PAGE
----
Justice Minister Kris Faafoi has written to a scientist convicted of helping his terminally ill mother die, rejecting his plea for a pardon

“I do acknowledge the anguish and concern you must have felt when caring for your mother.”

Those final words from the Minister of Justice have softened an otherwise “discouraging” response to New Zealand scientist Professor Sean Davison’s plea to have his conviction quashed after assisting his terminally ill mother to take her own life.

Davison was called home from South Africa in 2006 to care for his dying mother. Dr Patricia Ferguson was terminally ill with cancer; she was trying to starve herself to death but suffering the very protracted misery she had sought to avoid. She pleaded with her scientist son to help her to die.

Should those with historical convictions for assisting the suicide of terminally ill loved ones now be entitled to have their convictions expunged, after the passing of the End of Life Choice Act referendum? Click here to comment.

He finally acceded; he gave her a lethal dose of crushed morphine tablets mixed with water. He was charged with attempted murder; he agreed to plead guilty to assisted suicide. He was sentenced to five months’ home detention, finally returning to his wife and children in South Africa in May 2012.

There, the New Zealander became a prominent international voice for assisted dying. Last year, in the Western Cape High Court, he was sentenced to three years house arrest for his involvement in the deaths of three men: his friend, Dr Anrich Burger, who became a quadriplegic after a car crash; Justin Varian, who had motor neuron disease; and 32-year-old athlete Richard Holland, left with locked-in syndrome after a cycling crash.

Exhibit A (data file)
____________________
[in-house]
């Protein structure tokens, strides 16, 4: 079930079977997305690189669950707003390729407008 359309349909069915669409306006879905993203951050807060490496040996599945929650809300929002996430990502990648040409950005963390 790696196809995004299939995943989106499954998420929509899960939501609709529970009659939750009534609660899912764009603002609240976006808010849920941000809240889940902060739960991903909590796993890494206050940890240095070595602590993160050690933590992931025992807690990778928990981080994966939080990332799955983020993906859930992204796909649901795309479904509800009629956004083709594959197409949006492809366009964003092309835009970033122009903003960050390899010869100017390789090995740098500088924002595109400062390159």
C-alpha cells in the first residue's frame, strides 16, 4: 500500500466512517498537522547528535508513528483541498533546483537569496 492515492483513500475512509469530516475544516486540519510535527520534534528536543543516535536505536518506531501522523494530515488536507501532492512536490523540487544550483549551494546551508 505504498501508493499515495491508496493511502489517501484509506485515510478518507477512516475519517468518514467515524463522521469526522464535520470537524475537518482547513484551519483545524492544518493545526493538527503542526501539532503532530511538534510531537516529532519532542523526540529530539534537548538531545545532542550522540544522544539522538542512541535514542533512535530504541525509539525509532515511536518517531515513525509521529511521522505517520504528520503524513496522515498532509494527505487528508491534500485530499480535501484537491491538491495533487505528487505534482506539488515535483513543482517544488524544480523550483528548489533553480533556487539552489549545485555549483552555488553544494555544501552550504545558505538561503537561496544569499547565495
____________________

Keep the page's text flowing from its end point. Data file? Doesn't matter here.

Davison and his wife Raine Pan spoke this week with Newsroom, from their home in Capetown, where Davison is serving his sentence of home detention. They confirmed he would continue his battle for a pardon.

“My mother would never have contemplated asking me to help her to die if she thought I would end up being branded as a criminal for my compassion,” Davison said. “To receive a pardon will bring closure to me and my family, and bring honour to my mother in her death.”

He thanked his wife for her constant support. “Throughout this time my wife was looking after the children by herself in South Africa while I was in New Zealand – she was under huge pressure. My court conviction and sentence was also a punishment to my family. To have my conviction pardoned will bring great relief and closure to my wife.

Raine Pan said the family had been on a long and horrible journey since Dr Ferguson’s death. “It is a tragedy for Sean and our family that he is branded a criminal for helping his mother to die. He did nothing wrong and should never have gone on trial, and should not have a criminal record.

“Our young children cannot understand why their father is a criminal for what they understand as kindness. If he is pardoned it will bring peace and closure to our family.”